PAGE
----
Once Airbus begins flight testing of the A350 twin-widebody – due to start late next year -- it may try to take advantage of a split-based operational set-up it is using for the first time on the A400M military airlifter.
Testing of the A400M is centered at two facilities: Airbus’s Seville site, where the aircraft is built, and the company’s home in Toulouse. When the dual-site setup was first chosen, it was to done to meet Europe’s convoluted costshare/workshare balancing rules on military programs, rather than for operational reasons.
The arrangement was initially seen as burdensome and required Airbus to put in place additional telemetry capacity and split the test workforce. But with A400M flight testing well underway, Airbus officials actually feel there have been benefits from having the two sites, giving them greater flexibility in where they use the assets and some ability to work around weather conditions.
With the infrastructure now in place and paid for, Airbus officials believe there may be benefit of having the A350 also use a split-base operation during its development period. Although the bulk of A350 flight testing will remain concentrated at Toulouse, Fernando Alonso, the head of flight test operations at Airbus says one of the five flight test aircraft could spend some time in Seville for a few months.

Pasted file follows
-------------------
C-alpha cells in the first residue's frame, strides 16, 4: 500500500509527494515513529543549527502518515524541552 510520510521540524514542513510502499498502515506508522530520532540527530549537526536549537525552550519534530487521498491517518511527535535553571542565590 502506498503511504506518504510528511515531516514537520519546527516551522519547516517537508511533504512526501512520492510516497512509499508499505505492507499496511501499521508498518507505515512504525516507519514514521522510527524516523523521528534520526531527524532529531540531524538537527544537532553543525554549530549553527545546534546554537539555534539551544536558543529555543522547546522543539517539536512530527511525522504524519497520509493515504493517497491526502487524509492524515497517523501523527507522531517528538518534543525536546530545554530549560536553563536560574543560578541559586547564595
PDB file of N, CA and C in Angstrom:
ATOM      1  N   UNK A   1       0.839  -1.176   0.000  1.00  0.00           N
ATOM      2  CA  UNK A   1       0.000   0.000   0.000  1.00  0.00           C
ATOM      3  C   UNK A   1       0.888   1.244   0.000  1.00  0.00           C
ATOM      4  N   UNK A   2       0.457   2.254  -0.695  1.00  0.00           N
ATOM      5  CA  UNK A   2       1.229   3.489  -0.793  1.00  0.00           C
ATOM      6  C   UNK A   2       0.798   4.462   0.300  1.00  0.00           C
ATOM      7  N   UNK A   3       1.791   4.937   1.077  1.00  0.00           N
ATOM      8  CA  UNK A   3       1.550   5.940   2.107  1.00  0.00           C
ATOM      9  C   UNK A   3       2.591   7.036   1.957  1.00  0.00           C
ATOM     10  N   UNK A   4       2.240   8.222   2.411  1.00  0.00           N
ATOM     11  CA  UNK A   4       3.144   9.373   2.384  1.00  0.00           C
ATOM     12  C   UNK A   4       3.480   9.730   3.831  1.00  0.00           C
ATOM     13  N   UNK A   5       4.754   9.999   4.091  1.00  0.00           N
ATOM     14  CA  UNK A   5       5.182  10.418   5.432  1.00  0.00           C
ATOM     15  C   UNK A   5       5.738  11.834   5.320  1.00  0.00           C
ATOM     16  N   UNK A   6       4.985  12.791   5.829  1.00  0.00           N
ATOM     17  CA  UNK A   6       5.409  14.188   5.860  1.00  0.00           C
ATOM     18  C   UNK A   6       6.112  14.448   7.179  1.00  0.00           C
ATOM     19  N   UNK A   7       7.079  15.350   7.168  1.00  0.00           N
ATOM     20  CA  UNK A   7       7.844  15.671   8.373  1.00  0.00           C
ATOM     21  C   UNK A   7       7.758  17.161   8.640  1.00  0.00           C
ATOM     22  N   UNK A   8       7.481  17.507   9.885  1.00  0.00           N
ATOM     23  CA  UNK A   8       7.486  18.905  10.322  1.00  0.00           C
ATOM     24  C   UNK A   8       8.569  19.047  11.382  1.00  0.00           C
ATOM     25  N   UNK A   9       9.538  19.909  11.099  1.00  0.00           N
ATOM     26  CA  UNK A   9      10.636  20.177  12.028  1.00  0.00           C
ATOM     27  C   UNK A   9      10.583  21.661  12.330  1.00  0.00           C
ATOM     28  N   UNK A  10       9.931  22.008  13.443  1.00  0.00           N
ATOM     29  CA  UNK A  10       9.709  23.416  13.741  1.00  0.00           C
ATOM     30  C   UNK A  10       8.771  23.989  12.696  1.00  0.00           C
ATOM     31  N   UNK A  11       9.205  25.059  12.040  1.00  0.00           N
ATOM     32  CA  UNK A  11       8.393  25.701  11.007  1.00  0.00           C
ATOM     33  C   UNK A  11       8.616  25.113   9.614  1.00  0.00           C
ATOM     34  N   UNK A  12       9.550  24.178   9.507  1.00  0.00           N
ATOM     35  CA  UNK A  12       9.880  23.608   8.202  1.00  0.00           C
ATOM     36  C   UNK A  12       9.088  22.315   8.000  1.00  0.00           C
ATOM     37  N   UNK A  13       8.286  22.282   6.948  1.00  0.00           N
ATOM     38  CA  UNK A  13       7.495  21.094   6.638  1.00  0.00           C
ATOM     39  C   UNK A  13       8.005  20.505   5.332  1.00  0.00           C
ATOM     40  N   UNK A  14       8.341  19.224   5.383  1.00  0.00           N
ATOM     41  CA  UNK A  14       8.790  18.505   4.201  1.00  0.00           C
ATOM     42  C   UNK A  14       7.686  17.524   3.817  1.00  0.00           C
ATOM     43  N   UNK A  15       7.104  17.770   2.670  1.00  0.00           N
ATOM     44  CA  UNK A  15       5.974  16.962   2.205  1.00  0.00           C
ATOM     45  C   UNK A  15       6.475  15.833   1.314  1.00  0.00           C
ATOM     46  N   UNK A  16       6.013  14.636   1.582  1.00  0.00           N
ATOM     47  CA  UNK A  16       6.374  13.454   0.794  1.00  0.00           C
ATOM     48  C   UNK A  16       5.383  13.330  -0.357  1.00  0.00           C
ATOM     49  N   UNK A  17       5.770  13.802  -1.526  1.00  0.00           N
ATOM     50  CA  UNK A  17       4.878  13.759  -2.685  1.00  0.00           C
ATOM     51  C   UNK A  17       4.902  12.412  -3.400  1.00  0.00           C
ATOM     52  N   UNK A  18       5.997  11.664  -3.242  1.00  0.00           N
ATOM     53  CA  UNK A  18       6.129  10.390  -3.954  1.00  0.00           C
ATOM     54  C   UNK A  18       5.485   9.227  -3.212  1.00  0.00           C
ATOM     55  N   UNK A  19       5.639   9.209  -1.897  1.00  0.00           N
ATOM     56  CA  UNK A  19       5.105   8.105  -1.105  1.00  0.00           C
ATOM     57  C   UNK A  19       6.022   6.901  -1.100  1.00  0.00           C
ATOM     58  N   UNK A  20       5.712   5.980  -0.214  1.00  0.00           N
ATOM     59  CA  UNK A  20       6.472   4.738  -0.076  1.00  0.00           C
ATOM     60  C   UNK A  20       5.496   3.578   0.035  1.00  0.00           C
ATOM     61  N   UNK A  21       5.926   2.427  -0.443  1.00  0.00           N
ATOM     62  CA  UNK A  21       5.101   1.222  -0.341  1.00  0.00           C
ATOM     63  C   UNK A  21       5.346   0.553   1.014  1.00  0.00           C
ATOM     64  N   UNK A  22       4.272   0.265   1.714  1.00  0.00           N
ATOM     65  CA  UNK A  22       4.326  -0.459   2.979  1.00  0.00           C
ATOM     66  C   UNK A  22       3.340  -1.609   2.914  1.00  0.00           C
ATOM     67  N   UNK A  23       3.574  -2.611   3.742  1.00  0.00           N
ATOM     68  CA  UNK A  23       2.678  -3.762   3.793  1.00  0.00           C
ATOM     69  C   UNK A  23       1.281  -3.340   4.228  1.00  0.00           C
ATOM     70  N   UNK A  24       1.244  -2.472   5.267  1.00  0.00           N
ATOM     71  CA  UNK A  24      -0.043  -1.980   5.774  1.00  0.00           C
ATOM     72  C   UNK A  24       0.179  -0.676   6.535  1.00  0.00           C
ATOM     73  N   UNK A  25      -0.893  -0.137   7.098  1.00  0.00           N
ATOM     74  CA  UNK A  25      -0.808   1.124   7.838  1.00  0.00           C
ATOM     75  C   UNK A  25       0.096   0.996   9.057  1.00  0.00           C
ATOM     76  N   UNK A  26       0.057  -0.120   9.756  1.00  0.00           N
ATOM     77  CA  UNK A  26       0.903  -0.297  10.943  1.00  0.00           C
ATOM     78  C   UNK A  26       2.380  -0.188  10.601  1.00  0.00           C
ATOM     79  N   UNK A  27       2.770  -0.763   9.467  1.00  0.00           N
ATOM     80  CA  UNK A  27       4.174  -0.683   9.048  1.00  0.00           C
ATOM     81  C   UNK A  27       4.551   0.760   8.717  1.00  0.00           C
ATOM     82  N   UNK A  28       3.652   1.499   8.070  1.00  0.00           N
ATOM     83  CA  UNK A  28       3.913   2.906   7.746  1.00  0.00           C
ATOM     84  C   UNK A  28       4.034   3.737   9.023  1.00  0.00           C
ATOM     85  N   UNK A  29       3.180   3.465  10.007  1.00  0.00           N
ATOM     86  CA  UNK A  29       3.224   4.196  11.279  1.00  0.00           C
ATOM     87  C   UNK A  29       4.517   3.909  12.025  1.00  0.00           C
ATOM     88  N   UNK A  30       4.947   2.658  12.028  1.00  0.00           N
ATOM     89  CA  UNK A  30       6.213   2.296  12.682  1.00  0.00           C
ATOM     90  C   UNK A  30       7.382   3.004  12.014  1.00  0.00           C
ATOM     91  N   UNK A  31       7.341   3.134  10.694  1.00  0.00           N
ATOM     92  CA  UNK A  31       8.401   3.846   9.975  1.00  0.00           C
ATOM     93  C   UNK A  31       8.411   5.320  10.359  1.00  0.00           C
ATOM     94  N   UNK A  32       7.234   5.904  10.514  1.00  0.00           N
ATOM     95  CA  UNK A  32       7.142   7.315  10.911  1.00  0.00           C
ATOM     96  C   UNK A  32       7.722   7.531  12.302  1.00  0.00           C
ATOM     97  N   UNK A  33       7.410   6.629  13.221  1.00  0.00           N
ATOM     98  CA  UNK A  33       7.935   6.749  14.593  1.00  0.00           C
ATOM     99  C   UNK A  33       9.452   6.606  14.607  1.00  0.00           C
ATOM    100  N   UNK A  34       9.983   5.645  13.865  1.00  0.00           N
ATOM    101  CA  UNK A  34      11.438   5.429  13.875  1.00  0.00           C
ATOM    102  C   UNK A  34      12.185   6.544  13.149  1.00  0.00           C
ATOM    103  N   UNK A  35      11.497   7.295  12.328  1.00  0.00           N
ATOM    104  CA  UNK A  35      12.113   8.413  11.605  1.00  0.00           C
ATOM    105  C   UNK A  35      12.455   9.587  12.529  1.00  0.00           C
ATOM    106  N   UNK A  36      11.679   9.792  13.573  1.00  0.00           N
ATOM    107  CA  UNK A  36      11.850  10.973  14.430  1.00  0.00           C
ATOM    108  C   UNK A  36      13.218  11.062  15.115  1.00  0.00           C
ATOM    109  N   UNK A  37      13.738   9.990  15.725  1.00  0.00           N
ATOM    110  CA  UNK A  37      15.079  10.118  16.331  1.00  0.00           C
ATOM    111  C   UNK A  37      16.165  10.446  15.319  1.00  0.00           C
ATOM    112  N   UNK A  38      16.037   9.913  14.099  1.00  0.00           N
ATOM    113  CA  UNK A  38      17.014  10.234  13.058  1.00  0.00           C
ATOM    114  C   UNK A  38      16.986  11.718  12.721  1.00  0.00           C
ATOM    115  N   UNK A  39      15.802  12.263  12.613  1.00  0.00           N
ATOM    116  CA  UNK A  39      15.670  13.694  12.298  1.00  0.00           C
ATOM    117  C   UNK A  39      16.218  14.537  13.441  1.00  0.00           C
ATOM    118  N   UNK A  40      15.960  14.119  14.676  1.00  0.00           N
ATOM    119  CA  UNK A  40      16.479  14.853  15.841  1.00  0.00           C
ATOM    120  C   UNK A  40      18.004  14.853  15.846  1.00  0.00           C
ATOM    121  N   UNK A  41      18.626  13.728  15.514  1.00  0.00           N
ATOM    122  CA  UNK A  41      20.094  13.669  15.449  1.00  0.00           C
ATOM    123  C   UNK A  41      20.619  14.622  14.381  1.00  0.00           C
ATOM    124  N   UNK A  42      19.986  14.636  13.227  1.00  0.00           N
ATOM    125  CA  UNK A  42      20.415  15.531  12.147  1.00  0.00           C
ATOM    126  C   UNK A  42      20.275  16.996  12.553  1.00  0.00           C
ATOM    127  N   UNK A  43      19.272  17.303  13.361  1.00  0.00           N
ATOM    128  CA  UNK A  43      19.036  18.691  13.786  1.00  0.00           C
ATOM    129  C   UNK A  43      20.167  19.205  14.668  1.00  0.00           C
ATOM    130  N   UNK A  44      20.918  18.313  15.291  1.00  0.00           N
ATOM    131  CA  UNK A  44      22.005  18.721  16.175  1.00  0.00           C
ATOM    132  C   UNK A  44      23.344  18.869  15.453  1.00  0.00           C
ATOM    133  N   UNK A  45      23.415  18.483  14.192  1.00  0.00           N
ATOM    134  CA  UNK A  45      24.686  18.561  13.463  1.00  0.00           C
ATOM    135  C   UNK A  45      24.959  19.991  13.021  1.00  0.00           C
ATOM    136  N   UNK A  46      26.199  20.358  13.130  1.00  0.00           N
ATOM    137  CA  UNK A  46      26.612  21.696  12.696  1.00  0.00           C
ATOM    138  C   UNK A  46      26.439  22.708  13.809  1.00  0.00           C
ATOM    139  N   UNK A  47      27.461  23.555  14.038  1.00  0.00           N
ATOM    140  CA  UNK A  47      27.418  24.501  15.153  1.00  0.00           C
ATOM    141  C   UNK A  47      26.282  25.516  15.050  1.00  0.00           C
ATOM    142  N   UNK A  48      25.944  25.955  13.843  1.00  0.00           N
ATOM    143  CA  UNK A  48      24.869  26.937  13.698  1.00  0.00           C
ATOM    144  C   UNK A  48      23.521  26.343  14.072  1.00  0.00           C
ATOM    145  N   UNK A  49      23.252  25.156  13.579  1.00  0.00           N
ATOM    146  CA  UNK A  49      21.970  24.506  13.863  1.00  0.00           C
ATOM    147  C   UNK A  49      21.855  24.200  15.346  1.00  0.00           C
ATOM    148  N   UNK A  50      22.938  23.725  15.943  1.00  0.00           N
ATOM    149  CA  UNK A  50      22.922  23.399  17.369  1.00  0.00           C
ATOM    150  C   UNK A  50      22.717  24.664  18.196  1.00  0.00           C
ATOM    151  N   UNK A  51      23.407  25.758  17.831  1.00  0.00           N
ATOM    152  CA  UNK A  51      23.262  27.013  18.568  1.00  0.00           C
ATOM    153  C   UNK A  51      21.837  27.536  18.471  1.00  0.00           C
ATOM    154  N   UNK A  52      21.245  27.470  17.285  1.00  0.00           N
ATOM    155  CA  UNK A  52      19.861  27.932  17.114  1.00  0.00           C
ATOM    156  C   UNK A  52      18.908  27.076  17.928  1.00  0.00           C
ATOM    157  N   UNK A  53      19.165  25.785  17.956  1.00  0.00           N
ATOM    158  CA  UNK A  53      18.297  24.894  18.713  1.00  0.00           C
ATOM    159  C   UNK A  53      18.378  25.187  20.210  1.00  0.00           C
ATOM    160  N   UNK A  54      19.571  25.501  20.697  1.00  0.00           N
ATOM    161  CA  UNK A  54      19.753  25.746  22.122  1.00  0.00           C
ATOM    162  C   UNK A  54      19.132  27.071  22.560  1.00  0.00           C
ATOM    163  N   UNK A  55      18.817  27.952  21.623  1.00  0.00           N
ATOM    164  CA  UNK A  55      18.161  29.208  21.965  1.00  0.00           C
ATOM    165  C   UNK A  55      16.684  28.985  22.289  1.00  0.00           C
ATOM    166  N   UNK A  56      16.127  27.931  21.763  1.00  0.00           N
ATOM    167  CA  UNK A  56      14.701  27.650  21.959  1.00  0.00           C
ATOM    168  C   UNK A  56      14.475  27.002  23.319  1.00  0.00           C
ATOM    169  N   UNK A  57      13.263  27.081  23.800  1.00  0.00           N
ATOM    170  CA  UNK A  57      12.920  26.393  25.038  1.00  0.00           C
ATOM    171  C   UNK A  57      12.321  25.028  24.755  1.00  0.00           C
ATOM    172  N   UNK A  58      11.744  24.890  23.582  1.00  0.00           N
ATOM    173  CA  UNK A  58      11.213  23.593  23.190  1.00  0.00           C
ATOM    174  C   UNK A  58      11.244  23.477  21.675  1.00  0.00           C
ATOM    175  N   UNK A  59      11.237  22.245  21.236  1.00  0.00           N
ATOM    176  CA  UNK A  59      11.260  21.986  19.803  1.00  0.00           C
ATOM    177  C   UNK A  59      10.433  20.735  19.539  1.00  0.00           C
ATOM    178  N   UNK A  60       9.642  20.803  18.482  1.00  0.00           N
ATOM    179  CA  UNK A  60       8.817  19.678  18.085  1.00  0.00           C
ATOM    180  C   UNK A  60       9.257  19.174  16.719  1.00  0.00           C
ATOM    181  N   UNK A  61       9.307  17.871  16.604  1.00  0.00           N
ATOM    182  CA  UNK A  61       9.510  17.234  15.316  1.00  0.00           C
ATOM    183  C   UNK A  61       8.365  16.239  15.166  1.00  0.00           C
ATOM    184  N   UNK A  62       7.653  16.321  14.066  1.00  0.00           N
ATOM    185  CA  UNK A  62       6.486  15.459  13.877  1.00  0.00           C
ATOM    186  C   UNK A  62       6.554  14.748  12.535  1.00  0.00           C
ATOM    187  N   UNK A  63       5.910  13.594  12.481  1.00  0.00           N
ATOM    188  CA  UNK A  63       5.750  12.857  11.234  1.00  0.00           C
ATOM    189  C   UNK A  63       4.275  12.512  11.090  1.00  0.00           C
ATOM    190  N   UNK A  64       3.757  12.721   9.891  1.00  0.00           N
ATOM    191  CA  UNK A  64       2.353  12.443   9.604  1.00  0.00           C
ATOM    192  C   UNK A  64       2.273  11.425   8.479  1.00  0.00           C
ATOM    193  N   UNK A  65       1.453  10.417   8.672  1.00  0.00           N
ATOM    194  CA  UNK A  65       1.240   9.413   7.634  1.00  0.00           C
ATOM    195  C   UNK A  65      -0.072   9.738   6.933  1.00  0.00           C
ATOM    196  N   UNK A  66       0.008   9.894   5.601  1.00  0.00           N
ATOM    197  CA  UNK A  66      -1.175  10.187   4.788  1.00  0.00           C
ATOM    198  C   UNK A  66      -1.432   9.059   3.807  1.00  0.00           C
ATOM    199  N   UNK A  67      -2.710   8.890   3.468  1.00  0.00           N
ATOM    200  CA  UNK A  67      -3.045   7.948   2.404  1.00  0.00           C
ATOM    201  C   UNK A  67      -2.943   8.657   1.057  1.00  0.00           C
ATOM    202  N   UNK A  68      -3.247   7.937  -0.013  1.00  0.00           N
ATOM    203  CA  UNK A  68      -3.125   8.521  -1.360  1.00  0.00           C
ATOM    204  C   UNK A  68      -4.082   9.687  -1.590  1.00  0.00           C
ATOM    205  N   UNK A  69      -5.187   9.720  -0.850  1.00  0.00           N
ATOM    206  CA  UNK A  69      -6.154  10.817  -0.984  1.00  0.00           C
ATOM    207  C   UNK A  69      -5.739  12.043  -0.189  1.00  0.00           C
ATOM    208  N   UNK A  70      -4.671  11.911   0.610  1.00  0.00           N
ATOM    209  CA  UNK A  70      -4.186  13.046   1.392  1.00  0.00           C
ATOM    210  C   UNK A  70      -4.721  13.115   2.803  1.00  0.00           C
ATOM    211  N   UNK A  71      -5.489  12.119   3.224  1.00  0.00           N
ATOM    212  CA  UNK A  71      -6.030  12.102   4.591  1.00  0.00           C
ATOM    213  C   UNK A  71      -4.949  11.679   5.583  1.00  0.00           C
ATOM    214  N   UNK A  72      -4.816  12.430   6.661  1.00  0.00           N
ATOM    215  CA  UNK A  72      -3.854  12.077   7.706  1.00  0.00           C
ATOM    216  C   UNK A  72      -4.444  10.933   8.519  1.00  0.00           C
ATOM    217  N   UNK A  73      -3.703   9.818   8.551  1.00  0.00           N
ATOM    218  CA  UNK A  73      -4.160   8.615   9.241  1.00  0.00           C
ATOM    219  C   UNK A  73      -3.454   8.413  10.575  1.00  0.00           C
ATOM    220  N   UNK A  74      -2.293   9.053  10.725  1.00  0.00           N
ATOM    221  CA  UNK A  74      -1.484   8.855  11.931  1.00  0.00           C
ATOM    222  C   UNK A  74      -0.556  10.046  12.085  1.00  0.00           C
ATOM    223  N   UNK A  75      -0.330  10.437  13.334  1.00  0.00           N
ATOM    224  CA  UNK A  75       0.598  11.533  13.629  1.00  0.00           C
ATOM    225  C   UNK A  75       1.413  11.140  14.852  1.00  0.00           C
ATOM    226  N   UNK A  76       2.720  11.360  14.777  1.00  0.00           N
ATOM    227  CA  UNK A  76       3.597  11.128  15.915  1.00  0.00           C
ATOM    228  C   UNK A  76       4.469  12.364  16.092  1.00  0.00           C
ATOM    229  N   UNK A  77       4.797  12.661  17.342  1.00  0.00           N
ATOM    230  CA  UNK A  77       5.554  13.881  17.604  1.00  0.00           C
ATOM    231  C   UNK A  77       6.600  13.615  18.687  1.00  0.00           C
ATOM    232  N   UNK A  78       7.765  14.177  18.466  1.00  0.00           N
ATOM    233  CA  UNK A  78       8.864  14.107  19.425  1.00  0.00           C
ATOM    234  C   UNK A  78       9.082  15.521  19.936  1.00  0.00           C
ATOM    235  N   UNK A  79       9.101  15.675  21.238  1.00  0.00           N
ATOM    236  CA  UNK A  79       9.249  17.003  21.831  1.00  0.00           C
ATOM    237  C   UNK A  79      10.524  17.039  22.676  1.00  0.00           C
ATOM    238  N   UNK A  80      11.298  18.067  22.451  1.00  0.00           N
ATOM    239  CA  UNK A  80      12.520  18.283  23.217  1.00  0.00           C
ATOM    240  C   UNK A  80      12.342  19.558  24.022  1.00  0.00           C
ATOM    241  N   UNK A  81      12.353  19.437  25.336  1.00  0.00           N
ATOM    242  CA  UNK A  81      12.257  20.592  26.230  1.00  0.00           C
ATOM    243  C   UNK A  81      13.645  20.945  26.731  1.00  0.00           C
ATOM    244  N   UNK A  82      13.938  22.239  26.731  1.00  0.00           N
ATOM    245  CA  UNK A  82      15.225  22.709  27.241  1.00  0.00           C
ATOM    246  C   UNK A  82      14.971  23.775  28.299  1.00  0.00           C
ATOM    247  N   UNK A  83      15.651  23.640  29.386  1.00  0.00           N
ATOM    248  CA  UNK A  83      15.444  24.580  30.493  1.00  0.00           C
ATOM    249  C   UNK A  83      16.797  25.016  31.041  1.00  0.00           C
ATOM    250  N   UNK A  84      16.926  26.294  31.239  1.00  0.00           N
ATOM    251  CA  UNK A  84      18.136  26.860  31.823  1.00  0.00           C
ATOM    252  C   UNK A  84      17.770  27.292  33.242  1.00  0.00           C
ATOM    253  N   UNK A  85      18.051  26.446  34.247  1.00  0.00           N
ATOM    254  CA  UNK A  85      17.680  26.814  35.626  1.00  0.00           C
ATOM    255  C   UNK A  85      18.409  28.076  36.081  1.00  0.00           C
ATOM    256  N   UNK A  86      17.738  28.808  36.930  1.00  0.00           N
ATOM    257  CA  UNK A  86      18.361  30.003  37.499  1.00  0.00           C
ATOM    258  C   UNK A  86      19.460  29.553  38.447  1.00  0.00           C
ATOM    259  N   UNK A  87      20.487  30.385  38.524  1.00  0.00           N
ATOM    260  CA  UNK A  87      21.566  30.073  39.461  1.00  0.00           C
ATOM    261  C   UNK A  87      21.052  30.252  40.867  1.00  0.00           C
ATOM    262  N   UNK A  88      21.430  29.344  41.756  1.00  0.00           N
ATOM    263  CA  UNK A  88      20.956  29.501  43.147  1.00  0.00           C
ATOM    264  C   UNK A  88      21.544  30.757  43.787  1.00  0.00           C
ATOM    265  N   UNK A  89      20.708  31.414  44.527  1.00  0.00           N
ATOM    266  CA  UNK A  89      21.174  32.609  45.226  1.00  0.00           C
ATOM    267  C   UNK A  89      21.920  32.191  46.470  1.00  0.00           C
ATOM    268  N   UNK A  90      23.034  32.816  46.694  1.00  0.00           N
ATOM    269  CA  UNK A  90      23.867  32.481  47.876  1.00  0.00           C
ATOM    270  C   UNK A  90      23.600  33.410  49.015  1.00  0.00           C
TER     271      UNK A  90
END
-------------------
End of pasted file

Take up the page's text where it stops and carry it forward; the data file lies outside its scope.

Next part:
With Airbus having already compressed A350 flight testing to 12 months from the originally scheduled 15, and effectively no margin left in the program, any ability to avoid schedule delays during the test period will likely prove vital.